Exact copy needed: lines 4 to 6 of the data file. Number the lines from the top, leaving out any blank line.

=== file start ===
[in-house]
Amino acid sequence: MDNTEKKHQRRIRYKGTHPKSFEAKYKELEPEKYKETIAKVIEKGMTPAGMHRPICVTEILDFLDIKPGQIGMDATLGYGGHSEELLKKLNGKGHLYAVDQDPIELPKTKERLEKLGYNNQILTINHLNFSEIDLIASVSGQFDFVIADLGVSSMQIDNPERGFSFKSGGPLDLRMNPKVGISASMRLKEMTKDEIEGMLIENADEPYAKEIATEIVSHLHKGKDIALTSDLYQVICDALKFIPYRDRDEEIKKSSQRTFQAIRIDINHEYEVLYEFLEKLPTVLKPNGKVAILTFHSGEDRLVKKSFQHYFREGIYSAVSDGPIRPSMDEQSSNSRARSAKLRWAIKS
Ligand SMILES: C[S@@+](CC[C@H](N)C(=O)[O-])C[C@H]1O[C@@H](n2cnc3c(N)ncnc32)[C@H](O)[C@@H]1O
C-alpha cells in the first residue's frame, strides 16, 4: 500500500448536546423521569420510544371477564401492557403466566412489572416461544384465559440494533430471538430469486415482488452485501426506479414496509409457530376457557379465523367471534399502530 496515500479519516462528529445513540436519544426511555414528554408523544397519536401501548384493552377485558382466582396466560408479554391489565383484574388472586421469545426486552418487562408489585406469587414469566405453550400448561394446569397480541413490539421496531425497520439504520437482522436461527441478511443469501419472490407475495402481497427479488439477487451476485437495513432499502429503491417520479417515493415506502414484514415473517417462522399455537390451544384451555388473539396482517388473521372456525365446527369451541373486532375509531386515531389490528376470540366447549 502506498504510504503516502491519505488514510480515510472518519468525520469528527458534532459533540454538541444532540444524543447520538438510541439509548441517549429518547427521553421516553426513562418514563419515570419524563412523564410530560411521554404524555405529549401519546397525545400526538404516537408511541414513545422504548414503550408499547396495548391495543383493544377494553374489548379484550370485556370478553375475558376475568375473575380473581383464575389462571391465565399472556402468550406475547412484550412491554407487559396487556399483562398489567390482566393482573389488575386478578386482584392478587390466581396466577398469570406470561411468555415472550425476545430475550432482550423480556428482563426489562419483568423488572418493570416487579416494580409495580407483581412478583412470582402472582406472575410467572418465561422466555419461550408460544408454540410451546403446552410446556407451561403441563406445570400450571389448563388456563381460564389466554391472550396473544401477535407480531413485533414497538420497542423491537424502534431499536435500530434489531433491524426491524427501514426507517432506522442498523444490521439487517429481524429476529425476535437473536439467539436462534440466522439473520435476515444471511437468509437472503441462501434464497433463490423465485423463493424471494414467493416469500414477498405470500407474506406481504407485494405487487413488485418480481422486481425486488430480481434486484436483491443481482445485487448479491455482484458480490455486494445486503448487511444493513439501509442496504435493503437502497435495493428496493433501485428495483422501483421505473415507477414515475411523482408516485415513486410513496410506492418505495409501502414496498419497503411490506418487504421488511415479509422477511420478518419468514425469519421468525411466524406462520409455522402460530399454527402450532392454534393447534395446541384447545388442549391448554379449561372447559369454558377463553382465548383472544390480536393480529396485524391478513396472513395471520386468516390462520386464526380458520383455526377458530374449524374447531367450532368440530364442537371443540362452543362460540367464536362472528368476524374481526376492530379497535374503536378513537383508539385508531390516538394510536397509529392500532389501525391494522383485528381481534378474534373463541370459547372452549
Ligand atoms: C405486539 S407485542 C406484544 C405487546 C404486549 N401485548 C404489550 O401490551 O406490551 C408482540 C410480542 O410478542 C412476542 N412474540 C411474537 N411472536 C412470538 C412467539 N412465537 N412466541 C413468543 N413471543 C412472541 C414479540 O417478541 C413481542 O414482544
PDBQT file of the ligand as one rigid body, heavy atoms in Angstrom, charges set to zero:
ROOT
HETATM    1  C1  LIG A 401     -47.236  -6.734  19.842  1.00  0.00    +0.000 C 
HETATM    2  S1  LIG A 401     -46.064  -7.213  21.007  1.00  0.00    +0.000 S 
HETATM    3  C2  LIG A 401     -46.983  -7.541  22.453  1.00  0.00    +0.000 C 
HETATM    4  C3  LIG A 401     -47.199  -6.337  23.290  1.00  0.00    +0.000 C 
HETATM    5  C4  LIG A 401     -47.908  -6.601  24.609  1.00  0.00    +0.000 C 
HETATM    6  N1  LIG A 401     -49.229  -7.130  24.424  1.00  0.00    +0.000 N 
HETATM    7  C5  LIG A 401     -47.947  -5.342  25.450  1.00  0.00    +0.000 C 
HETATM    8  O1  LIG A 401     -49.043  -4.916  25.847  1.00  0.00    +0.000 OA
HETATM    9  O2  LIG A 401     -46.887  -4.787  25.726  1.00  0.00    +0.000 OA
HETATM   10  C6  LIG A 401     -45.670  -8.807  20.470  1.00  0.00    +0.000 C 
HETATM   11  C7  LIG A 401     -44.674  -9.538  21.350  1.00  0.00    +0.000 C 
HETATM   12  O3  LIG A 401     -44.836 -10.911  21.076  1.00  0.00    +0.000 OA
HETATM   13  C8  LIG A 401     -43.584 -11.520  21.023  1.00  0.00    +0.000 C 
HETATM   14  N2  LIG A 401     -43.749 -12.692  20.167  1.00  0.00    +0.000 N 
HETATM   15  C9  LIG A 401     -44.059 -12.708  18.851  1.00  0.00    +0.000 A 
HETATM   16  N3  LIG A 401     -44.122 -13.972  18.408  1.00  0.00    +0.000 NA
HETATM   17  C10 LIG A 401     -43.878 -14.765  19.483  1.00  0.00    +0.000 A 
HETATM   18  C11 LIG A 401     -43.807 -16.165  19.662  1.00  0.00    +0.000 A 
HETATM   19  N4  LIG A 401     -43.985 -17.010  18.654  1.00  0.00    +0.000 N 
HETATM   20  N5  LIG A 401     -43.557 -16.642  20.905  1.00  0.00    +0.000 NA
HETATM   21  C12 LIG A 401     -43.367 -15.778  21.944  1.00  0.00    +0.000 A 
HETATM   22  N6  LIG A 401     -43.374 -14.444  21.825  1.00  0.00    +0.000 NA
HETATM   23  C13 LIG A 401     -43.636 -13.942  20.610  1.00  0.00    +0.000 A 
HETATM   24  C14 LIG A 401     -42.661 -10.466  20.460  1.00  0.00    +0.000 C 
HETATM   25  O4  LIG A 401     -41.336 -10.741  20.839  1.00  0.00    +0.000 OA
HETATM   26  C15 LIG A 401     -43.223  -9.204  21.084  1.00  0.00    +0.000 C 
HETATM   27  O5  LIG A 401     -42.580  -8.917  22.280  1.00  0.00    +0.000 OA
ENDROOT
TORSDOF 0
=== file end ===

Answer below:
C-alpha cells in the first residue's frame, strides 16, 4: 500500500448536546423521569420510544371477564401492557403466566412489572416461544384465559440494533430471538430469486415482488452485501426506479414496509409457530376457557379465523367471534399502530 496515500479519516462528529445513540436519544426511555414528554408523544397519536401501548384493552377485558382466582396466560408479554391489565383484574388472586421469545426486552418487562408489585406469587414469566405453550400448561394446569397480541413490539421496531425497520439504520437482522436461527441478511443469501419472490407475495402481497427479488439477487451476485437495513432499502429503491417520479417515493415506502414484514415473517417462522399455537390451544384451555388473539396482517388473521372456525365446527369451541373486532375509531386515531389490528376470540366447549 502506498504510504503516502491519505488514510480515510472518519468525520469528527458534532459533540454538541444532540444524543447520538438510541439509548441517549429518547427521553421516553426513562418514563419515570419524563412523564410530560411521554404524555405529549401519546397525545400526538404516537408511541414513545422504548414503550408499547396495548391495543383493544377494553374489548379484550370485556370478553375475558376475568375473575380473581383464575389462571391465565399472556402468550406475547412484550412491554407487559396487556399483562398489567390482566393482573389488575386478578386482584392478587390466581396466577398469570406470561411468555415472550425476545430475550432482550423480556428482563426489562419483568423488572418493570416487579416494580409495580407483581412478583412470582402472582406472575410467572418465561422466555419461550408460544408454540410451546403446552410446556407451561403441563406445570400450571389448563388456563381460564389466554391472550396473544401477535407480531413485533414497538420497542423491537424502534431499536435500530434489531433491524426491524427501514426507517432506522442498523444490521439487517429481524429476529425476535437473536439467539436462534440466522439473520435476515444471511437468509437472503441462501434464497433463490423465485423463493424471494414467493416469500414477498405470500407474506406481504407485494405487487413488485418480481422486481425486488430480481434486484436483491443481482445485487448479491455482484458480490455486494445486503448487511444493513439501509442496504435493503437502497435495493428496493433501485428495483422501483421505473415507477414515475411523482408516485415513486410513496410506492418505495409501502414496498419497503411490506418487504421488511415479509422477511420478518419468514425469519421468525411466524406462520409455522402460530399454527402450532392454534393447534395446541384447545388442549391448554379449561372447559369454558377463553382465548383472544390480536393480529396485524391478513396472513395471520386468516390462520386464526380458520383455526377458530374449524374447531367450532368440530364442537371443540362452543362460540367464536362472528368476524374481526376492530379497535374503536378513537383508539385508531390516538394510536397509529392500532389501525391494522383485528381481534378474534373463541370459547372452549
Ligand atoms: C405486539 S407485542 C406484544 C405487546 C404486549 N401485548 C404489550 O401490551 O406490551 C408482540 C410480542 O410478542 C412476542 N412474540 C411474537 N411472536 C412470538 C412467539 N412465537 N412466541 C413468543 N413471543 C412472541 C414479540 O417478541 C413481542 O414482544
PDBQT file of the ligand as one rigid body, heavy atoms in Angstrom, charges set to zero: